What’s particularly gratifying is that the essay controverts an idea about formalist that is prevalent in literary criticism, that formalist criticism necessarily treats texts as autonomous and hence independent of history. Instead, I am invoking history to explain the formal difference between Forbidden Planet and The Terminator. Form does not work the way literary formalist seem to think that it does. But then they aren’t actually talking about formal elements that you can and should describe. They’re just invoking the idea of form to justify their critical approach.
Things are missing: What about the women?
There is one big thing missing from the argument: After describing the central roles that women play in these two films, Altaira in Forbidden Planet, and Sarah Conner in The Terminator, I don’t really do much with it. I don’t really explain just what they are doing at the center of these plots. That’s because I don’t quite know what to do.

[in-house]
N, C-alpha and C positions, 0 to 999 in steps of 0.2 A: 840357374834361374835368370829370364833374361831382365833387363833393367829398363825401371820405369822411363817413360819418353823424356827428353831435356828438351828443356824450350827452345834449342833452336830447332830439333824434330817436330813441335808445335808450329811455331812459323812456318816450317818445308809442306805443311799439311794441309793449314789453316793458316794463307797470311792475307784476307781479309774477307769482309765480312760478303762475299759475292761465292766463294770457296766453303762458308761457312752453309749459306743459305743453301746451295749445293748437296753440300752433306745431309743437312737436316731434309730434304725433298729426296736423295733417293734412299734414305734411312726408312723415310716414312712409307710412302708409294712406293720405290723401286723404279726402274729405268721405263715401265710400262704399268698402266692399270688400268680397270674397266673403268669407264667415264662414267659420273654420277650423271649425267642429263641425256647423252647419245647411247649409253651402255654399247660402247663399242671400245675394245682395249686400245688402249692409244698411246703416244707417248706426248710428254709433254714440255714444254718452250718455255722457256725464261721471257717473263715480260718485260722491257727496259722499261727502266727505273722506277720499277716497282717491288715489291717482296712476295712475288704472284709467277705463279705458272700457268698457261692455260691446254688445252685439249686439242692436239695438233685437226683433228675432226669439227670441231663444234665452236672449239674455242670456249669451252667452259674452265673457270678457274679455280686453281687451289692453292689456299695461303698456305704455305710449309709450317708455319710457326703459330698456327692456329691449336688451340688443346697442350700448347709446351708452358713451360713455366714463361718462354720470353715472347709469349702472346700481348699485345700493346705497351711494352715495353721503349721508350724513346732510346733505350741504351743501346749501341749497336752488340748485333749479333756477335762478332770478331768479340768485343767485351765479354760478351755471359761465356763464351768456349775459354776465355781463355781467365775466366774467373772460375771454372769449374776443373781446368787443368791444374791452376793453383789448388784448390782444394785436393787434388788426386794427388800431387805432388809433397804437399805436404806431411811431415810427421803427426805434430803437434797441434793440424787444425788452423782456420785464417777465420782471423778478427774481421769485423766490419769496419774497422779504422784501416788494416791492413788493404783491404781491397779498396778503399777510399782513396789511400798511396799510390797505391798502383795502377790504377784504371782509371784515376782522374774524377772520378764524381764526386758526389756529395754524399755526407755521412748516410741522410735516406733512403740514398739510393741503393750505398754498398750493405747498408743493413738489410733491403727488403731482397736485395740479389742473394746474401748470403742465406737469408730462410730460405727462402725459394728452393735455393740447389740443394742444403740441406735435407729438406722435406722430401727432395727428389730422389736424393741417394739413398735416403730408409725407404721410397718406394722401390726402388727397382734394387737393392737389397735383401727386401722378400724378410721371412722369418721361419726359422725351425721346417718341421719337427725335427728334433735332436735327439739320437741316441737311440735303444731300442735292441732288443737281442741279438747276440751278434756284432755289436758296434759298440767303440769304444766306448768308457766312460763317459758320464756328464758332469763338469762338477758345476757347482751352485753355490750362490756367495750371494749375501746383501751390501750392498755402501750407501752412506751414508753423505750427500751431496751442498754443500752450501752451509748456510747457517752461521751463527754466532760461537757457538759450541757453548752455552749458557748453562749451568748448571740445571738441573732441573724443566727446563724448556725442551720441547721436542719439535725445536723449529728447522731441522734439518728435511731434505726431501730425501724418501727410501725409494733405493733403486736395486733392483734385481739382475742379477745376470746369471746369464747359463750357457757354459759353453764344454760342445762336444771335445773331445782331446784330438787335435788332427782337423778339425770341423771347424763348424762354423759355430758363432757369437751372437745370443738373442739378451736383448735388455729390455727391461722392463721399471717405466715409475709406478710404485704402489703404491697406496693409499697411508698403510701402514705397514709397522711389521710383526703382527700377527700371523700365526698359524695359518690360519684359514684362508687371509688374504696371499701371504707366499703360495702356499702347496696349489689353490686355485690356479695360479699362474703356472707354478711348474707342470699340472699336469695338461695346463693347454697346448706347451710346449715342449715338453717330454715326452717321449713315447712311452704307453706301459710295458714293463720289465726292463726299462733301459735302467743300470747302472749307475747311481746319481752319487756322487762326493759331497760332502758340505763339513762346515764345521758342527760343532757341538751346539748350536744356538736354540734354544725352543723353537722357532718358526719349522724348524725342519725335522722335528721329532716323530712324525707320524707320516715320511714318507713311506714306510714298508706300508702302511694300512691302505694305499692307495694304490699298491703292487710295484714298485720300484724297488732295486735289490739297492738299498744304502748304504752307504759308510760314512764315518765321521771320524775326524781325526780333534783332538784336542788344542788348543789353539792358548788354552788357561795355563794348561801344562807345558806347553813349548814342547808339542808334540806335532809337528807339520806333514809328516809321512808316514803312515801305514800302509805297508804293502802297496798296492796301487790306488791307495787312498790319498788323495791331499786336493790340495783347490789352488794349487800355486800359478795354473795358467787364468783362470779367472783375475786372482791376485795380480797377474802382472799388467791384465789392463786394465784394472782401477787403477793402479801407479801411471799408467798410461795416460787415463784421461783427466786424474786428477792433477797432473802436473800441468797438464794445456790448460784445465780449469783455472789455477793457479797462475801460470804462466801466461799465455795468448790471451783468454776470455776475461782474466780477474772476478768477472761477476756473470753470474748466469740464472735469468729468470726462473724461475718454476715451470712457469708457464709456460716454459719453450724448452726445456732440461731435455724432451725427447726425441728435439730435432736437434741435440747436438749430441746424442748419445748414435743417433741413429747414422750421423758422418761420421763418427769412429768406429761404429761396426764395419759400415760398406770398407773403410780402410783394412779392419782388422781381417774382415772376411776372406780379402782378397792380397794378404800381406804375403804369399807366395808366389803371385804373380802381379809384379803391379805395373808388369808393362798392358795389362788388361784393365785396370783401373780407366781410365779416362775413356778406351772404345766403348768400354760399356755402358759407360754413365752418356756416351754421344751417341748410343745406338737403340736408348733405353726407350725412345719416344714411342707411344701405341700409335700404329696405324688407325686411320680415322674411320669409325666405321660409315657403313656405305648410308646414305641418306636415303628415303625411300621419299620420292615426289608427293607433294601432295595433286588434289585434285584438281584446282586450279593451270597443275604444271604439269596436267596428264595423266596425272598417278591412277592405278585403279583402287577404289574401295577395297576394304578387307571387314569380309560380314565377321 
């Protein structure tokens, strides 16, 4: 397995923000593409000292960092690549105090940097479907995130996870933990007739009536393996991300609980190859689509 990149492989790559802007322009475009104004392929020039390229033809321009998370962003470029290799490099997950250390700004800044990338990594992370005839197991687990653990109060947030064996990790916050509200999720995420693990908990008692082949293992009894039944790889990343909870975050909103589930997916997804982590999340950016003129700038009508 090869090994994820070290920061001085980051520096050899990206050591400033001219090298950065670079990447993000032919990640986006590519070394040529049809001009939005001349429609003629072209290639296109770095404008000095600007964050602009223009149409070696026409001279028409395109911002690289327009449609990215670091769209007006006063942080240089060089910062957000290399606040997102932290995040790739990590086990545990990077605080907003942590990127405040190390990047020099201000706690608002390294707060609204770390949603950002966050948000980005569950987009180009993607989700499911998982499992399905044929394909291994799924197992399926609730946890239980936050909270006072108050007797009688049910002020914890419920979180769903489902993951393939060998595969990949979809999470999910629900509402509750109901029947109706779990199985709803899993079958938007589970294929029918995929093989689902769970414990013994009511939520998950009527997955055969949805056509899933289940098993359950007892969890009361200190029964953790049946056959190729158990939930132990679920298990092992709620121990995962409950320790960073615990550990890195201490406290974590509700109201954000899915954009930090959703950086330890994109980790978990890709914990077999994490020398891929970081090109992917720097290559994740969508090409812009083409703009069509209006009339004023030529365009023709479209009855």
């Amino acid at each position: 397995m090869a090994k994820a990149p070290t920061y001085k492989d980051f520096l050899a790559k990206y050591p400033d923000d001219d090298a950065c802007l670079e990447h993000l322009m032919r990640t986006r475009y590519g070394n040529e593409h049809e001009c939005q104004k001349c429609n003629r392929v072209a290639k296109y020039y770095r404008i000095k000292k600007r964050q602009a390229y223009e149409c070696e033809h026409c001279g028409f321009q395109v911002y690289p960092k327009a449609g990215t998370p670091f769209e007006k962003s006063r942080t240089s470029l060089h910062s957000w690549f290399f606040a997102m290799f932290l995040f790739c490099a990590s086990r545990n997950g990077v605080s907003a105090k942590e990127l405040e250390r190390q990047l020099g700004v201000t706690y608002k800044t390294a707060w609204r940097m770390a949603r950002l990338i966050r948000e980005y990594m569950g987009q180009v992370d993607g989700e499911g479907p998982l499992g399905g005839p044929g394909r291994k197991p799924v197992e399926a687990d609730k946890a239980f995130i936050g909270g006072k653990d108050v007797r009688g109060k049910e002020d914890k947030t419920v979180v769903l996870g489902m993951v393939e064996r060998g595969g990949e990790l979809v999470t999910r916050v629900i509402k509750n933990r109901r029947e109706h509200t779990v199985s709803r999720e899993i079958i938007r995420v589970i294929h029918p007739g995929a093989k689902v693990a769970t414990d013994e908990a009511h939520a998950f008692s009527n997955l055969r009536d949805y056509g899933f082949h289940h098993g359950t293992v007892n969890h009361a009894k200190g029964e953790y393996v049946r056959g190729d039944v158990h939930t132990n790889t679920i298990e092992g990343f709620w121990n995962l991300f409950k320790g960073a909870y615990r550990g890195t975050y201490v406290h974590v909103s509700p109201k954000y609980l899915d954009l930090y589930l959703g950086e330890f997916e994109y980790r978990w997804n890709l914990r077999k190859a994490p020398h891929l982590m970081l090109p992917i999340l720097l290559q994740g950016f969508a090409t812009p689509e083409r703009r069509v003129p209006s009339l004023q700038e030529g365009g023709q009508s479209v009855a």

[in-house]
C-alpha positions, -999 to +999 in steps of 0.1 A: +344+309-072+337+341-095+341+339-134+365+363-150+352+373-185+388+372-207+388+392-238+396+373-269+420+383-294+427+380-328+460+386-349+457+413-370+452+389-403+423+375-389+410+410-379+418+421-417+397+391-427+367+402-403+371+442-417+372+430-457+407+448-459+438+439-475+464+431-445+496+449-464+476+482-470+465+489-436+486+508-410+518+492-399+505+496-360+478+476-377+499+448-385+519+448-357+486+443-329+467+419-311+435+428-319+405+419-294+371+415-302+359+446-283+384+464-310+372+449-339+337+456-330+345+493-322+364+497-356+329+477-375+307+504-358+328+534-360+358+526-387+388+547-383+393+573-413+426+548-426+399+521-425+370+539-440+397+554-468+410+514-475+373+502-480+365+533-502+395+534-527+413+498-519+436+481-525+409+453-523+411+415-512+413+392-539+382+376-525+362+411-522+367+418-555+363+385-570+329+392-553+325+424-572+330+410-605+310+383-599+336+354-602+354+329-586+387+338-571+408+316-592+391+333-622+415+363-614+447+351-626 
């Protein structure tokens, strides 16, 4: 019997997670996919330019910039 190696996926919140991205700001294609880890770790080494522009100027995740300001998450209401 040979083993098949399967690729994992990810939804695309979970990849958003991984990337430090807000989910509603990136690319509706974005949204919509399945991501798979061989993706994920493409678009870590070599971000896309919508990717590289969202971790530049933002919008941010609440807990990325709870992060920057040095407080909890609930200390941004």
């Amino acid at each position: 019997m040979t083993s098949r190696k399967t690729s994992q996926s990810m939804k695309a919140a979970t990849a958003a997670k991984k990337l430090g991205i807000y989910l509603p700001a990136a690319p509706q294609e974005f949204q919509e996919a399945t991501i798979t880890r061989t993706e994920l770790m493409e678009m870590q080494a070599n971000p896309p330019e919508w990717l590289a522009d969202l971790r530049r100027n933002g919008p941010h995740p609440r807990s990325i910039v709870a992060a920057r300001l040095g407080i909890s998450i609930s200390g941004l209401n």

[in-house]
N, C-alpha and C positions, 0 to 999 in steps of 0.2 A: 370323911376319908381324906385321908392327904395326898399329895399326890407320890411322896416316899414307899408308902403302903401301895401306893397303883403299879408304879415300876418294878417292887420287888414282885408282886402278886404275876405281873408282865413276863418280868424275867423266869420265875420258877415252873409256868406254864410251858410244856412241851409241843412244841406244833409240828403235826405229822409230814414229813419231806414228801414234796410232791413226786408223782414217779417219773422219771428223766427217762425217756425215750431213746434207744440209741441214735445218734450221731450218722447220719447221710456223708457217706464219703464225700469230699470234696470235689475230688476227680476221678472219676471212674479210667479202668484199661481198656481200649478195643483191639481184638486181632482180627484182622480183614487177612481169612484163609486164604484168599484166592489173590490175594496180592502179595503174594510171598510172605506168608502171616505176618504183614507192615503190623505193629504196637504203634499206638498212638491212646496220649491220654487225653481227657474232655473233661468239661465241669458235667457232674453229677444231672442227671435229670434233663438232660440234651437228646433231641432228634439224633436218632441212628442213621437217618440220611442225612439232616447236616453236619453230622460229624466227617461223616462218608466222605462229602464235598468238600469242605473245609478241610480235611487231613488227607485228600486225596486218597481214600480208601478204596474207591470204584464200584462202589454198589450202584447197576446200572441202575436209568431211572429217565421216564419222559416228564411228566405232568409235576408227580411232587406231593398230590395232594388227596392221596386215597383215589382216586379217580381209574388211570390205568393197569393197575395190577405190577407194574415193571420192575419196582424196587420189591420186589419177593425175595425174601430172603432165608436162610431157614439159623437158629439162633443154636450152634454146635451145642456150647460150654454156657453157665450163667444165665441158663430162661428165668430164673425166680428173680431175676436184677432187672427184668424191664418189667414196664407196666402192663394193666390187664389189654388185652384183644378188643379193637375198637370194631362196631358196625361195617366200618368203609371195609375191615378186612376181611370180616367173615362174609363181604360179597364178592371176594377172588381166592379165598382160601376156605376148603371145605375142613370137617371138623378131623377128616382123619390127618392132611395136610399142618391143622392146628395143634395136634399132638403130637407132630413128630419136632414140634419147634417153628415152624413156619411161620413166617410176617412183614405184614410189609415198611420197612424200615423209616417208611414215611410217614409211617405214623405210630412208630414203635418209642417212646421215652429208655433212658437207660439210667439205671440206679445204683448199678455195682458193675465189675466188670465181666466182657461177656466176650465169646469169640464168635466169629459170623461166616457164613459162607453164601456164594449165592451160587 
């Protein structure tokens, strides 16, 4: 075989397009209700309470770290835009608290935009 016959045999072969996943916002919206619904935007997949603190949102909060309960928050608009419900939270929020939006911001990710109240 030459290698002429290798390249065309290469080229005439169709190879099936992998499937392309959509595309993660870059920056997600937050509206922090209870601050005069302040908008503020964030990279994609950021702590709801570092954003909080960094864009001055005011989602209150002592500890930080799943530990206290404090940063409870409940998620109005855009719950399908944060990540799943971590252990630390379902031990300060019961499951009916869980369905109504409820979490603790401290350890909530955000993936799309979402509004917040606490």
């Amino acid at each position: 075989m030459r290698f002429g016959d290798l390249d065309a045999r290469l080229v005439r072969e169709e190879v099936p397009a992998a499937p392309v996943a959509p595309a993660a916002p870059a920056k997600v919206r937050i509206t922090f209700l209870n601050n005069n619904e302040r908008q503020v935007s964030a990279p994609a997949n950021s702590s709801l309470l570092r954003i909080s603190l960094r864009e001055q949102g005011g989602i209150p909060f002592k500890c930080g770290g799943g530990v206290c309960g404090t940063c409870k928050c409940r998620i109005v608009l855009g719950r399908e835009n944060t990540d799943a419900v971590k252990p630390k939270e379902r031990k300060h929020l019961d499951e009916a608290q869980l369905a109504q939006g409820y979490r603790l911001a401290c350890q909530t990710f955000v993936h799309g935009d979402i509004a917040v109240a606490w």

But the way to begin would be with some more description, starting with The Tempest. Prospero was once the Duke of Milan, but he was more interested in magic than in governing and so neglected his duties. His brother Alonso usurped the dukedom and exiled Prospero. Ferdinand is Alonso’s son. The pending marriage between Ferdinand and Miranda is thus vehicle through which he can reclaim his dukedom.